Welcome to 20min coaching pills. In 20min you can redesign something profoundly big, excruciatingly scary or eye-wideningly wonderful. We don’t need more than that. Actually we advise you to STOP after 20min! Out of this exercise: Take what you get. So grab a timer and off we go!
Before you start your timer:
Albert Einstein said: “We cannot solve our problems with the same level of thinking that created them.”
We agree. Yet, getting to that new level of thinking seems kinda tricky. Hence, we developed a coaching pill to alleviate that malaise. Enjoy!
- Talented millennials, entrepreneurs and young professionals that (at the end of the day) want to do meaningful work, BUT who feel vaguely uninspired
- You are a couple of years into your career and now you wonder: “Was this it? Will this be it for the next 5-10 years? Like … REALLY?”
- You know something might be holding you back, but you are not exactly sure what.
- AND: You feel even less capable of solving that issue (potentially because “solving it” would be potentially very costly and involve horrible things such as quitting your job or even worse committing to a certain career path ;))
- Sit down. Get pen an paper.
- Repeat this mantra as many times as you wish:
“I shall not be scared of any potential outcome of the next 20min. I have no obligation to follow my passion. I may however do so in case I feel ready.”
(read this at least 2 times)
Then take the pill (= start the timer)
For the first 3min:
- Write down what you wanna change and why. This is your PROBLEM STATEMENT.
I wanna change … [my career], because … [I don’t aspire to become like the leadership level of my organisation and I don’t have any room for growth].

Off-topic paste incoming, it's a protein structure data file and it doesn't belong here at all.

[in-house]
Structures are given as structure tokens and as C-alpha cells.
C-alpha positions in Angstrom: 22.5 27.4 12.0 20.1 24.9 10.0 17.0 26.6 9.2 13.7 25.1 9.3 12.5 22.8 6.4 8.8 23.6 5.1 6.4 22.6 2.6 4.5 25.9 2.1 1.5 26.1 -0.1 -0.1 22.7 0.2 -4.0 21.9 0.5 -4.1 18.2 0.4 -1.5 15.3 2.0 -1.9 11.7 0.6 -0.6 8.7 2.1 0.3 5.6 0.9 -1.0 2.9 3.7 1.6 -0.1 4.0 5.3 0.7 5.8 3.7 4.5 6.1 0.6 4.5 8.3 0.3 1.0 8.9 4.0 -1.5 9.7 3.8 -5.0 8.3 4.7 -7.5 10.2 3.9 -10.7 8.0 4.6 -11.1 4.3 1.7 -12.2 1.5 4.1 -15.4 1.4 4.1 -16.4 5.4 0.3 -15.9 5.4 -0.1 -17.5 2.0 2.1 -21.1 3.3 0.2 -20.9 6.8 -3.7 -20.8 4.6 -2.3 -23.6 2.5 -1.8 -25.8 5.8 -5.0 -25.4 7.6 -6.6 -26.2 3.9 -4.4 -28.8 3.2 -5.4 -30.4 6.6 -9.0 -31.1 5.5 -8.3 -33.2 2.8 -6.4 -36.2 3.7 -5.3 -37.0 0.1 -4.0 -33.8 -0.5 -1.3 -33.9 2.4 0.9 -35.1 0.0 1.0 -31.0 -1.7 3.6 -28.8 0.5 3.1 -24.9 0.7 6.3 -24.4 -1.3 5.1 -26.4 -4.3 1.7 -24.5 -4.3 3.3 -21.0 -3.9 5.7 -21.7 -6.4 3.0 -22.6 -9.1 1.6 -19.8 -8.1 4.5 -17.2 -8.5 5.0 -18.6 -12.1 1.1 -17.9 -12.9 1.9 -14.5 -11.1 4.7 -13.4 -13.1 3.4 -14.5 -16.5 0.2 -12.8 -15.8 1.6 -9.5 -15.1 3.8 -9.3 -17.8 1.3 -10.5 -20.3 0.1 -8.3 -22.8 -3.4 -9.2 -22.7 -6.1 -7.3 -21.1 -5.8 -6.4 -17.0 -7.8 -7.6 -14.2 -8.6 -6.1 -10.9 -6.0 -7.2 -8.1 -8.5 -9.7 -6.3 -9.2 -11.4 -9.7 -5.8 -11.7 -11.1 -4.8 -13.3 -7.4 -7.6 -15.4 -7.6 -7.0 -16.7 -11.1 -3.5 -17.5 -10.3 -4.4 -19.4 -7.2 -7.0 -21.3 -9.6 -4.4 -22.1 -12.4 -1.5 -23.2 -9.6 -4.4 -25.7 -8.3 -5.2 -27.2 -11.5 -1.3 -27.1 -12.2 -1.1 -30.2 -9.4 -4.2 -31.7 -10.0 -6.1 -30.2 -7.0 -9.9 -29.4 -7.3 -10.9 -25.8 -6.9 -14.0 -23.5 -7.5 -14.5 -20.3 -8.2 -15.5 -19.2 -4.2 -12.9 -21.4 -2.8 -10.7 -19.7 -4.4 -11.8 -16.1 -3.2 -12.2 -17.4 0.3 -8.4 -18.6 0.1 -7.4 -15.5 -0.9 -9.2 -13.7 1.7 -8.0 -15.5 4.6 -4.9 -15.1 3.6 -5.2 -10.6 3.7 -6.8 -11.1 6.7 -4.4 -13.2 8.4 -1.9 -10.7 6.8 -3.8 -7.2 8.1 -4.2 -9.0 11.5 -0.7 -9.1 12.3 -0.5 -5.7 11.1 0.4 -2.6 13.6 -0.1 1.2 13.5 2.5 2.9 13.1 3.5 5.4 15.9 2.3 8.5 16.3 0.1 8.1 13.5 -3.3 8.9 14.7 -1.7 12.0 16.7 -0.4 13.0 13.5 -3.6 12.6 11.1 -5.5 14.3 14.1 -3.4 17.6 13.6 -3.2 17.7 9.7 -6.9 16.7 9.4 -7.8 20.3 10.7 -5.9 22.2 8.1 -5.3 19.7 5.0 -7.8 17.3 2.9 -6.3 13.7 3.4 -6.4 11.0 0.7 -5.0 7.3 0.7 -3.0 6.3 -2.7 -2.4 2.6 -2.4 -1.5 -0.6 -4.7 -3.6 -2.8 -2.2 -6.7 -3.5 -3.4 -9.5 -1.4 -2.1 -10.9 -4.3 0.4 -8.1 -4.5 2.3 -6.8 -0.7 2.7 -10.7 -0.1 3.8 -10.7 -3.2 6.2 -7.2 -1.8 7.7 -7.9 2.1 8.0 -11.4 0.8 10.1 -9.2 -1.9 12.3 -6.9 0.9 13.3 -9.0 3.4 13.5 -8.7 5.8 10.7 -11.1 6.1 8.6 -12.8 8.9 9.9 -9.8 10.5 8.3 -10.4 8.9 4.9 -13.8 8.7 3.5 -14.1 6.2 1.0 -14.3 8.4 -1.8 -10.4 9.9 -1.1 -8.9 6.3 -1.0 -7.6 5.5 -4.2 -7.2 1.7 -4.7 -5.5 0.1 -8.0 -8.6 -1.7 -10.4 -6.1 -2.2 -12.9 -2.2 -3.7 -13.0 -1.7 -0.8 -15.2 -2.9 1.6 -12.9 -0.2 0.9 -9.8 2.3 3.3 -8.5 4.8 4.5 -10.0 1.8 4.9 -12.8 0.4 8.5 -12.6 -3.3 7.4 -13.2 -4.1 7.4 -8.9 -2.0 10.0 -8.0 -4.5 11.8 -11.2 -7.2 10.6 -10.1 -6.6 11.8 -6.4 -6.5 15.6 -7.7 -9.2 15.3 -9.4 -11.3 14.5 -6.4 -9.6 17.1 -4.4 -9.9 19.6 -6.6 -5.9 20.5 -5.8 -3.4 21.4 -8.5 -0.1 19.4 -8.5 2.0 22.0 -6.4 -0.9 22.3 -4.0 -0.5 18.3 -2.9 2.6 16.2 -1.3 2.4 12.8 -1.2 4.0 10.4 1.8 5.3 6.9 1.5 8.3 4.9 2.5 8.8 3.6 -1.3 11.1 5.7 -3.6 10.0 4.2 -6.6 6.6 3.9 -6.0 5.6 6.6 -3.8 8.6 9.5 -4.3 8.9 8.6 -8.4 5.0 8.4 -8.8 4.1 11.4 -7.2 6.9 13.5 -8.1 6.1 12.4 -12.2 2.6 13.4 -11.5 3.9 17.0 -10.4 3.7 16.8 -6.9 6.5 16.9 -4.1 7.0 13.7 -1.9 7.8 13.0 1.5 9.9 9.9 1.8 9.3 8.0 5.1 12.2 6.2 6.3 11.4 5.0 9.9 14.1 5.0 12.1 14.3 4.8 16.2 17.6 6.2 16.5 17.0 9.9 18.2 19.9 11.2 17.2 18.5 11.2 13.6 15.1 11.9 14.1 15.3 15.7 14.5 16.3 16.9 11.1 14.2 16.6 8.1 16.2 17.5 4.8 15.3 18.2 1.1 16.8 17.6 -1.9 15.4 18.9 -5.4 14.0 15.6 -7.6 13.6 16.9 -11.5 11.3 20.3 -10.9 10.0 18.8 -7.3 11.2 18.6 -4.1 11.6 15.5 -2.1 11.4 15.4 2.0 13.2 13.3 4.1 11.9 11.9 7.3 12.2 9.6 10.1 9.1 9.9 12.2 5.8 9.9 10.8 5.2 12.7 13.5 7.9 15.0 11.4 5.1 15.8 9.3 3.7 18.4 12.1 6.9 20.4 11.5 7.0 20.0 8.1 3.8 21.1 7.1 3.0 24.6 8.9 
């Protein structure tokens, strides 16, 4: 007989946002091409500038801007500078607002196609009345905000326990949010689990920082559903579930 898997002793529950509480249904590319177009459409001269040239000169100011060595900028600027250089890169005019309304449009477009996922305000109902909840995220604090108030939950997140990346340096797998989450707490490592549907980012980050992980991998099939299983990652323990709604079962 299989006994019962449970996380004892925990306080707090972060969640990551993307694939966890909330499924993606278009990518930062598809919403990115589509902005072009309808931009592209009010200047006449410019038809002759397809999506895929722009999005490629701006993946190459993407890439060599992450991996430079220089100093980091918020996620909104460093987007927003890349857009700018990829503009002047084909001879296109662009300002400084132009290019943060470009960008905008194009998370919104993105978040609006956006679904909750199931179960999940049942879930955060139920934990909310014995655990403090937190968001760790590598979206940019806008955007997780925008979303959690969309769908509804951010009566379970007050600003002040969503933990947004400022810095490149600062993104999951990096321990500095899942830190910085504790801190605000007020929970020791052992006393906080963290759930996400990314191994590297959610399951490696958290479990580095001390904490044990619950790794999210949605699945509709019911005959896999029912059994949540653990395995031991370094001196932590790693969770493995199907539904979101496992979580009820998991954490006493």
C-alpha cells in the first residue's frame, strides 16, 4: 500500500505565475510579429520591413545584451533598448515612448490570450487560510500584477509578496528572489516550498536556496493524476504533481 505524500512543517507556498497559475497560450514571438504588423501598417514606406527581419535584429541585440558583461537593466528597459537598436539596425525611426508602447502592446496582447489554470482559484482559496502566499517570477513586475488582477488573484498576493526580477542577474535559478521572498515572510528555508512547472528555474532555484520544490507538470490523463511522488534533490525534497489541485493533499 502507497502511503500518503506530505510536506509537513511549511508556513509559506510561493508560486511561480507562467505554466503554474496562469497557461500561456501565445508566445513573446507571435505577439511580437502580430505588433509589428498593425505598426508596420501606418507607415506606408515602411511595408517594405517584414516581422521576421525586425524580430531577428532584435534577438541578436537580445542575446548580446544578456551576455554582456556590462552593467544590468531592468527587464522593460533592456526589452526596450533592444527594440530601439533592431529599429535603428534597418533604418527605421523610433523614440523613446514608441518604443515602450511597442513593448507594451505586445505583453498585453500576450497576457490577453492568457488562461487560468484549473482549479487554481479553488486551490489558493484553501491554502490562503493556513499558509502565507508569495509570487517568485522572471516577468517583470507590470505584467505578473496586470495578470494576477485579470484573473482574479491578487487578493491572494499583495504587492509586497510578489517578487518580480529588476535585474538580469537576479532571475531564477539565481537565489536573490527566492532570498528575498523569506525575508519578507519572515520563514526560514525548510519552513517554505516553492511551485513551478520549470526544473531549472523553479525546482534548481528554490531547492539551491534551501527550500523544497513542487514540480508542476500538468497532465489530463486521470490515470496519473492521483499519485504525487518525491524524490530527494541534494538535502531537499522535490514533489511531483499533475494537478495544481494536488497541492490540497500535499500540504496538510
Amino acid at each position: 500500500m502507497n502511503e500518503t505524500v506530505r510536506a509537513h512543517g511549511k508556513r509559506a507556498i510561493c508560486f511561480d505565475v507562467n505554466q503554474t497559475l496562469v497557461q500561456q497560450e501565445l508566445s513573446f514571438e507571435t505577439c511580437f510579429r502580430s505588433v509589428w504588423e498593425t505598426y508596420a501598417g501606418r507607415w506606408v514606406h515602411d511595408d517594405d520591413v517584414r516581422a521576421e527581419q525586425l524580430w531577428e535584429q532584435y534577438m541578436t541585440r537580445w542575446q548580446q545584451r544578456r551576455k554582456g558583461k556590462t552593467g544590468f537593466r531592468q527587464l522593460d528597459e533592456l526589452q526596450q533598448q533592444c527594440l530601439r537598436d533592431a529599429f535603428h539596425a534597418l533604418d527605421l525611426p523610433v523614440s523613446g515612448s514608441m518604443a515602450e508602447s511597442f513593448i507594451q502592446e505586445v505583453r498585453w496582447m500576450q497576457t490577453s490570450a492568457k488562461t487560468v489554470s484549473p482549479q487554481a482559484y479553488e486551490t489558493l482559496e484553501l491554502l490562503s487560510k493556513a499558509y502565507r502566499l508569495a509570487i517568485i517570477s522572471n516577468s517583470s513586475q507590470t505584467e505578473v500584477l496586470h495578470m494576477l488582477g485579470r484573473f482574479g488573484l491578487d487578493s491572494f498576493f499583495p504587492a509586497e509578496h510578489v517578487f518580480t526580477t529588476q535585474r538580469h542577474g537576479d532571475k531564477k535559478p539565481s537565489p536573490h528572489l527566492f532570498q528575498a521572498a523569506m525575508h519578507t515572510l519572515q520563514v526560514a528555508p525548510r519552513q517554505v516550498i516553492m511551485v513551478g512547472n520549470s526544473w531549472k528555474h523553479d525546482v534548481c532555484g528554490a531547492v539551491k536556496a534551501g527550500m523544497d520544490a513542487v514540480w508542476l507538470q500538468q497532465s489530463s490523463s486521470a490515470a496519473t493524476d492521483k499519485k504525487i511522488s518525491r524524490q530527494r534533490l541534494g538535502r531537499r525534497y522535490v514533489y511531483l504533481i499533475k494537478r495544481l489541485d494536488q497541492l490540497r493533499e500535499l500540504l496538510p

Leave 4-6 cm of blank space under your problem statement!
- Write down 4-5 limiting statements (aka excuses) about your situation. WHY ARE YOU STILL WHERE YOU ARE?
I wanna change [what you wanna change], BUT…
- I don’t have money to quit my job and live of.
- I don’t have the time to get started.
- I am too scared to show myself and I have no real good idea.
Your limiting statements likely are centered around one particular level:
- Your context
- Your actions/behaviour
- Your doubts of your abilities
- Your assumptions about the world or yourself
Find out what level your limiting statements are mostly on by hovering over the four grey boxes below.
Pick one only! If you have two, try to feel which one resonates with you more.
- The answer to your challenge lies on the next level. Now, click on the little “read more” button below the level that resonated with you the most.
- ONLY READ THE ONE THAT RESONATES WITH YOU! Resist the urge to read them all (you can do that after the 20min). Let’s go!
Step 4a | If you are thinking CONTEXT…
Step 4b | If you are thinking ACTIONS…
Step 4c | If you are thinking ABILITIES…
Step 4d | If you are thinking ASSUMPTIONS…
I seem to be limited by the [context / action or behaviour / doubt in my abilities / assumption] because [state the most powerful excuse].
BUT I can free myself by [starting to do … / understanding that I can learn … / choose to believe … / come to terms with the fact that I am actually a person who …].
In those 3 dots you just insert your most powerful statement from Step 4.
In 80% of all cases you might experience:
- Spontaneous energy boosts
- The sudden need to DO SOMETHING and to CRACK ON (check our Calendar of Events here, if that’s a problem for you)
In 20% of all cases you might experience:
- Enormous frowning about “hmmm… should it really be that easy?” (in that case pls take our after-pill titled: “Sometimes: Yes!”)
- A feeling of unease as the thing you just wrote down might just be too big (in that case, just contact us here. We answer every message <3)
Start your timer N.O.W.
After the timer is finished: Your pill is now working.
Resist the urge to change your magic statement from the last step now. It WON’T be perfect! Sleep over it at least one night before you do this again.
In the long run, finding your magic statement takes sometimes hours of hard brain-exercise, then months of a) implementing and b) testing and the brain-exercise again. It’s an iterative journey.